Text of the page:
Things seem to be going from bad to worse with the EU's Telecoms Package.
Now, not only do we have to contend with French attempts to push through its “three strikes and you're out” approach again, which the European Parliament threw out, but there are several other amendments that are being proposed that will effectively gut the Internet in Europe.
One of the most controversial issues is that of the three-strikes strongly and continuously pushed by France in the EU Council. Although most of the dispositions introducing the graduate response system were rejected in first reading of the Telecom Package, there are still some alarming ones persisting.
France is trying hard to get rid of Amendment 138 which seeks to protect users’ rights against the three-strikes sanctions and which, until now, has stopped the EU from applying the three-strikes policy. Also, some new amendments reintroduce the notion of lawful content, which will impose the obligation on ISPs to monitor content going through their networks.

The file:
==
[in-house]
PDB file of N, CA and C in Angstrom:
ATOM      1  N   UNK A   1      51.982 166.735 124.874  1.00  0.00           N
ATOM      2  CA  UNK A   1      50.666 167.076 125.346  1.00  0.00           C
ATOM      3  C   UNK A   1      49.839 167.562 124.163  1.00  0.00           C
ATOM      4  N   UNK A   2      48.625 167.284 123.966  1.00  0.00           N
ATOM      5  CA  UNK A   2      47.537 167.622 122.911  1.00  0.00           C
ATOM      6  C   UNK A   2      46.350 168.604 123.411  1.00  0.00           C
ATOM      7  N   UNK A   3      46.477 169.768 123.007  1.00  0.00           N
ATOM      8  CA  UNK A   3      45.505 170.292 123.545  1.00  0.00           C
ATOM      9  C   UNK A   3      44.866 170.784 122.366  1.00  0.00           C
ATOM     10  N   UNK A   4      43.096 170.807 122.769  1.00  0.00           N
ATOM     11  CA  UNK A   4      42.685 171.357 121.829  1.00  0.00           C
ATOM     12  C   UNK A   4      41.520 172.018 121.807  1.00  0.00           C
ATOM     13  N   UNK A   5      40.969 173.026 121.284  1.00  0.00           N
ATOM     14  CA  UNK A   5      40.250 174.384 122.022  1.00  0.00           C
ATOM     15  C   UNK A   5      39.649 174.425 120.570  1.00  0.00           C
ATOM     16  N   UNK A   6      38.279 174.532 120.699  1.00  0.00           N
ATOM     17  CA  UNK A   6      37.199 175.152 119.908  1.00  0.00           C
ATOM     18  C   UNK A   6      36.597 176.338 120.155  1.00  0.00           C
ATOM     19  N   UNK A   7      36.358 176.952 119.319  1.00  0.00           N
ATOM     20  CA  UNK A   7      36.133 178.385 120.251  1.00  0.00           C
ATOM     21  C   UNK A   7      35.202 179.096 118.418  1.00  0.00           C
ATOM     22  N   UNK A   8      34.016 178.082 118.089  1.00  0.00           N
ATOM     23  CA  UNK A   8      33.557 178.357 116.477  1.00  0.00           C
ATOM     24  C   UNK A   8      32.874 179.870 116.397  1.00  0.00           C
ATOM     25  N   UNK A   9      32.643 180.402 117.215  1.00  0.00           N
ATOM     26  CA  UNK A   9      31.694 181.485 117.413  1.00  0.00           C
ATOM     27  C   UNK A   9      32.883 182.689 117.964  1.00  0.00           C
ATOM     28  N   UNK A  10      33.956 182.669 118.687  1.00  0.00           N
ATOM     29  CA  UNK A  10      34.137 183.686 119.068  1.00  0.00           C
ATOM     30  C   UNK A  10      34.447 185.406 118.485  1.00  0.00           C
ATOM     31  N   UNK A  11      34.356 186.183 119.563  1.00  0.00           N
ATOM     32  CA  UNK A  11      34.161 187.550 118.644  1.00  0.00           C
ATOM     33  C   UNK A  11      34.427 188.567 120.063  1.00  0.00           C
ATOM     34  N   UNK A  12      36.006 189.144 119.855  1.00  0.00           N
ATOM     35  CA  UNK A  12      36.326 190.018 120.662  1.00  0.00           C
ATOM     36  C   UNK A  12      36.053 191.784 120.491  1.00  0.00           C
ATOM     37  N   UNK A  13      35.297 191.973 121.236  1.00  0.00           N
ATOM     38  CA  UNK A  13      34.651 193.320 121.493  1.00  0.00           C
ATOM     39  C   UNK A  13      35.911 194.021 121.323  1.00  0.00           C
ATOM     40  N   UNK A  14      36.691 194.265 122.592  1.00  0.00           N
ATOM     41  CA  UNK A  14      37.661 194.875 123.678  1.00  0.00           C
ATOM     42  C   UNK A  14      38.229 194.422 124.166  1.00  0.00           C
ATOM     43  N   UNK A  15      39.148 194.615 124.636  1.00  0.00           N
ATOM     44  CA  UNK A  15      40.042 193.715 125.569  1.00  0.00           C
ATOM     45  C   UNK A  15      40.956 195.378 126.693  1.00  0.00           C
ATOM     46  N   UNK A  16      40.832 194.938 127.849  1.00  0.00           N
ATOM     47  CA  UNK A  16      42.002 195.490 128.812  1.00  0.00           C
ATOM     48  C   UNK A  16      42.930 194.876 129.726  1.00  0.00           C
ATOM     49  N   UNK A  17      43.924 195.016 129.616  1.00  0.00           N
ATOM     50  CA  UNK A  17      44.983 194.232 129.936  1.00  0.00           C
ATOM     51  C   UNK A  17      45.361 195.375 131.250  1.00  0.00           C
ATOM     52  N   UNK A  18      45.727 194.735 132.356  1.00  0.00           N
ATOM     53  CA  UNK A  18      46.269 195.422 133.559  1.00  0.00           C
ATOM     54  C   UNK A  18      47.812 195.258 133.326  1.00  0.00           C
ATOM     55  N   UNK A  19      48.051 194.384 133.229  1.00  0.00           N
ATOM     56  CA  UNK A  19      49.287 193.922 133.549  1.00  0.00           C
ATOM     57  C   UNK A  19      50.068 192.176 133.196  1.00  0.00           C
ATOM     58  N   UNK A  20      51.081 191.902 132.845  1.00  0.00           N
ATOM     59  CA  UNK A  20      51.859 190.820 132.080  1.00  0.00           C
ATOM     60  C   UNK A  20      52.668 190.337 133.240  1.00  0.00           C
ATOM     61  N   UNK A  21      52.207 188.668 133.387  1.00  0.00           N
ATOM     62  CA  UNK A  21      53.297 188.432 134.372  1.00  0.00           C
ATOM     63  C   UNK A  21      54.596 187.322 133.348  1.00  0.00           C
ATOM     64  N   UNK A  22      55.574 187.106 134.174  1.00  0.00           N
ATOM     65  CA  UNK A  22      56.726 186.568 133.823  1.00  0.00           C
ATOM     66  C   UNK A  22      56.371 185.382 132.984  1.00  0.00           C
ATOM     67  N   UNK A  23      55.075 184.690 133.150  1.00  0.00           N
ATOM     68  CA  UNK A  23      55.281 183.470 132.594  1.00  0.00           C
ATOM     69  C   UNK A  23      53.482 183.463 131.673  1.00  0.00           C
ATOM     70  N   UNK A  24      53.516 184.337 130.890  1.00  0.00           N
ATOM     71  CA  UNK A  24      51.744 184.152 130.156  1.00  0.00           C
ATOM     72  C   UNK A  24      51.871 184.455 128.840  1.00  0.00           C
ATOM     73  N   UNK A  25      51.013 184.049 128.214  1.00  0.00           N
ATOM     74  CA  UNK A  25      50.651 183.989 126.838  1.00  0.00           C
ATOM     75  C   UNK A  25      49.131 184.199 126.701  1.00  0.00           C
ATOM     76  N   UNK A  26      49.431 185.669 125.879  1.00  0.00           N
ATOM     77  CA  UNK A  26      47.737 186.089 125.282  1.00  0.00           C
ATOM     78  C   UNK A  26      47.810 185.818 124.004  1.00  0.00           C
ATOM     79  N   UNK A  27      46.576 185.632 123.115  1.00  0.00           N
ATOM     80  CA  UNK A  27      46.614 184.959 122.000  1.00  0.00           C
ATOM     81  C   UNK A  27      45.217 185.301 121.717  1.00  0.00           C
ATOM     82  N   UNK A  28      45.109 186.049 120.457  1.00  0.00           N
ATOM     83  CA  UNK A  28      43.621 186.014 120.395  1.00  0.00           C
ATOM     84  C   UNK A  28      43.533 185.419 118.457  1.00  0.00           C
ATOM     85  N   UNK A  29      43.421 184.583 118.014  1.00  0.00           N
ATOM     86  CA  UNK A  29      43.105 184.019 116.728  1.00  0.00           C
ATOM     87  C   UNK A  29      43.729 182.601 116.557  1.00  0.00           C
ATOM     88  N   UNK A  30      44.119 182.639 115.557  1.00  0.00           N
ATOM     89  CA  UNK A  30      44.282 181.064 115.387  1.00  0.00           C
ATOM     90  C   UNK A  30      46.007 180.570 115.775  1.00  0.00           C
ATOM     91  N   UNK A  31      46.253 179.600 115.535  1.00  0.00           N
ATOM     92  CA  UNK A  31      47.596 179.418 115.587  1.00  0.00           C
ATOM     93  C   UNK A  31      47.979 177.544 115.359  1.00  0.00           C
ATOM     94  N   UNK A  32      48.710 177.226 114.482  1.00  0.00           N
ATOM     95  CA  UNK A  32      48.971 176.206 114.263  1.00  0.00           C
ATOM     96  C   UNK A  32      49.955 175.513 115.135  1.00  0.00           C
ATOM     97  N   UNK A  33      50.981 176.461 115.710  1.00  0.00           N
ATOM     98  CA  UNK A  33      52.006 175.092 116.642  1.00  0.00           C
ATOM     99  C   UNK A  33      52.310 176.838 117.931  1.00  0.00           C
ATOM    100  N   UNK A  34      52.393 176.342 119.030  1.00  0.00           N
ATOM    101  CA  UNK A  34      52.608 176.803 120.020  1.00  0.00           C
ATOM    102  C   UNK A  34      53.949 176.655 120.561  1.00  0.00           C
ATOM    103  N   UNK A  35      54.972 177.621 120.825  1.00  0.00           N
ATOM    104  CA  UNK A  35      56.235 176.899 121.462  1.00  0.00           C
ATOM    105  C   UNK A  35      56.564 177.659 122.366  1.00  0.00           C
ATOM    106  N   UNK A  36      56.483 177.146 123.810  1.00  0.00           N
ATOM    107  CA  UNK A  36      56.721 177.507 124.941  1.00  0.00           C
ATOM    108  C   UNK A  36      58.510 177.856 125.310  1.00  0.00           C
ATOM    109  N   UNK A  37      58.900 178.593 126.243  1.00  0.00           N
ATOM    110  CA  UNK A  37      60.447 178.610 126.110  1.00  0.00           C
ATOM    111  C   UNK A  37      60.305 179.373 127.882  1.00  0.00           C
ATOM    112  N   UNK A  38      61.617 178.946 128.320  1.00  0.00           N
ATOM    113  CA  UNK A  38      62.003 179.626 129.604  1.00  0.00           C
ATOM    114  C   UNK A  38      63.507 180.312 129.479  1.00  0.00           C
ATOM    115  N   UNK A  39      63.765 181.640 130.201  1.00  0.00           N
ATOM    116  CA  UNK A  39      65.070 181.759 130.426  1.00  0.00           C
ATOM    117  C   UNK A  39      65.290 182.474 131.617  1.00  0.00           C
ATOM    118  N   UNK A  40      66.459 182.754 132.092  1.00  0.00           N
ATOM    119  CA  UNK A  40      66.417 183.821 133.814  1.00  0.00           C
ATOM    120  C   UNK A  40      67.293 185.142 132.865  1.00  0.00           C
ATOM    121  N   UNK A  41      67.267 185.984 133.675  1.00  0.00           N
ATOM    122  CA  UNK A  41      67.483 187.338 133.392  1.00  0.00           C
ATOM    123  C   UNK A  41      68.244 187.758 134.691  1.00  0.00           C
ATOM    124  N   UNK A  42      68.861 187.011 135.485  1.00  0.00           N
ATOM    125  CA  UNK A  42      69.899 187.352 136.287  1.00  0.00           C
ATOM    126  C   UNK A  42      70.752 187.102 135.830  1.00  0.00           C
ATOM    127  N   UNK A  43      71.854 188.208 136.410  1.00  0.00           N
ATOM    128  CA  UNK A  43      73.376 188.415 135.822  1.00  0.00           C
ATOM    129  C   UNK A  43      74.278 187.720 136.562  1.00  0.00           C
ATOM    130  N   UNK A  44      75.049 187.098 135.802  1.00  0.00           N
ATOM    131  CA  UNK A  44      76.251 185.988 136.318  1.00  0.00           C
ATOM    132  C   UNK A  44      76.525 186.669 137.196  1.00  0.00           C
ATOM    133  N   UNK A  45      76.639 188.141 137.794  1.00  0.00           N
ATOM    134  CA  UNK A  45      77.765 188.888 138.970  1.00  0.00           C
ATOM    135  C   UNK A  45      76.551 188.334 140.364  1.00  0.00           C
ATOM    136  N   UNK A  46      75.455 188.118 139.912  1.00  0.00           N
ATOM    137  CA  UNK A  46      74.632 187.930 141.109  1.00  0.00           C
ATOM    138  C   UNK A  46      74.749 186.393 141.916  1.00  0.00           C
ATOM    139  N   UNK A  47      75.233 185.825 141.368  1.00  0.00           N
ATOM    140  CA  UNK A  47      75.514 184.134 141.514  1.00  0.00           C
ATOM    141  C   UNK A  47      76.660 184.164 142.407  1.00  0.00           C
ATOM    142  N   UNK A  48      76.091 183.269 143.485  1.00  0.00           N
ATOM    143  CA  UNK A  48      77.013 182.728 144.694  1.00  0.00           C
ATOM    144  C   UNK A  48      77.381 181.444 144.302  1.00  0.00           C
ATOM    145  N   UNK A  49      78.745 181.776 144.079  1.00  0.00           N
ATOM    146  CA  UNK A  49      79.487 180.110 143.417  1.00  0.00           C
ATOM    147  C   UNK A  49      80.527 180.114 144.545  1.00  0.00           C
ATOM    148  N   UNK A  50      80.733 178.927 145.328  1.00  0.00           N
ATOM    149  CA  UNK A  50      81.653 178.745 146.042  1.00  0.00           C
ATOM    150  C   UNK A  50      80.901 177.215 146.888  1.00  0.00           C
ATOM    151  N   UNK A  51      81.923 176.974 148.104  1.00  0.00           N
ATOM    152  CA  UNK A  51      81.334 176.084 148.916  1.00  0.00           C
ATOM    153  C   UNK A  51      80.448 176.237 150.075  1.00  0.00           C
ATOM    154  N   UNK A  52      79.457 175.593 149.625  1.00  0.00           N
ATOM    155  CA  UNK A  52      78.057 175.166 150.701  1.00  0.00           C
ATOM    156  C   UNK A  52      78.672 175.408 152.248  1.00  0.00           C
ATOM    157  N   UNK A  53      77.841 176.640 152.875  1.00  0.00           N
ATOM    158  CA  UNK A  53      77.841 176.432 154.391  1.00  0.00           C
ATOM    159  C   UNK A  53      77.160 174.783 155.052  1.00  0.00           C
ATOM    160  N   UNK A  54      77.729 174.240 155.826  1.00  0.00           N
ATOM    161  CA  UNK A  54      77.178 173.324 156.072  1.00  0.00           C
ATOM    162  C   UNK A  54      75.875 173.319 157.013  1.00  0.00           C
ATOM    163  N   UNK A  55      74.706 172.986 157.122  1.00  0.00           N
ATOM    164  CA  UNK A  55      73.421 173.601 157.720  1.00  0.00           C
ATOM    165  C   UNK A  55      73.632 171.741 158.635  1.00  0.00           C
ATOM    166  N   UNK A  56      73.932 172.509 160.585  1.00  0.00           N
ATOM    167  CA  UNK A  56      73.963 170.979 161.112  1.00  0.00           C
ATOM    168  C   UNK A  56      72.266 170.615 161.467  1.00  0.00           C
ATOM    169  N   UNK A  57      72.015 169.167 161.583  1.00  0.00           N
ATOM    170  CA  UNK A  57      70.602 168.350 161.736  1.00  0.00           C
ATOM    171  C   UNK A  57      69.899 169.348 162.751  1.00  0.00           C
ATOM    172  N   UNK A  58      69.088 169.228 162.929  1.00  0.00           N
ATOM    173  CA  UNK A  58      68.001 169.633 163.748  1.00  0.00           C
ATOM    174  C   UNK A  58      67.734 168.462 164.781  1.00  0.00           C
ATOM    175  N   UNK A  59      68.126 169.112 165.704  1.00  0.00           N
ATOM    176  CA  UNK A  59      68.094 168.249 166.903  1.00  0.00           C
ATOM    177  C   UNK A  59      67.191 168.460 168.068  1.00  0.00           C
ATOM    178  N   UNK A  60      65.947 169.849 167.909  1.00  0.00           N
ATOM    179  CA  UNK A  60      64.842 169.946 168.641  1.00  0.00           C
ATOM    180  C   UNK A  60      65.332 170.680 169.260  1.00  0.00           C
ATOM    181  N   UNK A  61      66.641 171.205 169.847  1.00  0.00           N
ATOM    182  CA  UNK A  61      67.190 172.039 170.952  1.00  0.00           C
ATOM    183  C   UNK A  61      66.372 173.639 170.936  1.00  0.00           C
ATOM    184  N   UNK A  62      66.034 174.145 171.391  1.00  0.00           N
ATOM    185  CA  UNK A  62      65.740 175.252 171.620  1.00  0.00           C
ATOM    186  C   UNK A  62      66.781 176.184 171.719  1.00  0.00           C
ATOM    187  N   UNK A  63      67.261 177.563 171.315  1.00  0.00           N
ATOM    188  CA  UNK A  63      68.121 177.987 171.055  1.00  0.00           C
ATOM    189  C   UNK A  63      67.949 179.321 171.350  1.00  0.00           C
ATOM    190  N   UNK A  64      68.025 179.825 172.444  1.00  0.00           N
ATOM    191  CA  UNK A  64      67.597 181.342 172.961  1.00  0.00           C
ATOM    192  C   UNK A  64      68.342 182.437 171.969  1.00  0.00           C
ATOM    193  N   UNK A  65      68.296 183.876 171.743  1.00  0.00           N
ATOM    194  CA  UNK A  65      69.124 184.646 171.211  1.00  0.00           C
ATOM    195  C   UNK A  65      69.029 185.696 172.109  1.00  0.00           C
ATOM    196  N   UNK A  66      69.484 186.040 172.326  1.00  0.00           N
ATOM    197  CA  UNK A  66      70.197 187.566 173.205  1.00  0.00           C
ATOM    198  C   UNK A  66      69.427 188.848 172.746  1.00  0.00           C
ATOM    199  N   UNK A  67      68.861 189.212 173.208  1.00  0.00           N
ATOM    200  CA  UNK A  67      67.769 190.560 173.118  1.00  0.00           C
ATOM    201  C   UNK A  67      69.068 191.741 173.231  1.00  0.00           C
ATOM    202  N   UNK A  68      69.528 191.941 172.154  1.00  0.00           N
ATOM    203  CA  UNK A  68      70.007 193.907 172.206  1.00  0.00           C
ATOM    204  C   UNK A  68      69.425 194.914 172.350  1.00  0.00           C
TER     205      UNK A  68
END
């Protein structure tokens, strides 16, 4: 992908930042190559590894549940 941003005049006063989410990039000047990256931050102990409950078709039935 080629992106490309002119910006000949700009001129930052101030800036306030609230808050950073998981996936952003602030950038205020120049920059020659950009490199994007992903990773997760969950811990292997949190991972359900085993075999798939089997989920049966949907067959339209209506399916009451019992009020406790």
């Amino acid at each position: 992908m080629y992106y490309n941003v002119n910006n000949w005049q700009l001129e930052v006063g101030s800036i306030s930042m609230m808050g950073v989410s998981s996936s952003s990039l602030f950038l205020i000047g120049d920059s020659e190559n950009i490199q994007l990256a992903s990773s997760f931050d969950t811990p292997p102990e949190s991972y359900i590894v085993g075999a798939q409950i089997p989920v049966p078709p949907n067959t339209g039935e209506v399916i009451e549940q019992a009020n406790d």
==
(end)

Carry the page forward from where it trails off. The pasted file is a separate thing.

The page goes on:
The UK government is pushing for the “wikipedia amendments” (so-called because one of them has been created by cutting and pasting a text out of the wikipedia) in order to allow ISPs to make limited content offers.
The UK amendments eliminate the text that gives users rights to access and distribute content, services and applications, replacing it with a text that says “there should be transparency of conditions under which services are provided, including information on the conditions to and/or use of applications and services, and of any traffic management policies .”
To these, we must now add at least one more, which the indispensable IPtegrity site has spotted:
Six MEPs have taken text supplied by the American telecoms multi-national, AT&T, and pasted it directly into amendments tabled to the Universal Services directive in the Telecoms Package. The six are Syed Kamall , Erika Mann, Edit Herczog , Zita Pleštinská , Andreas Schwab , and Jacques Toubon .
AT&T and its partner Verizon, want the regulators in Europe to keep their hands-off new network technologies which will provide the capability for broadband providers to restrict or limit users access to the Internet. They have got together with a group of other telecoms companies to lobby on this issue. Their demands pose a threat to the neutrality of the network, and at another level, to millions of web businesses in Europe.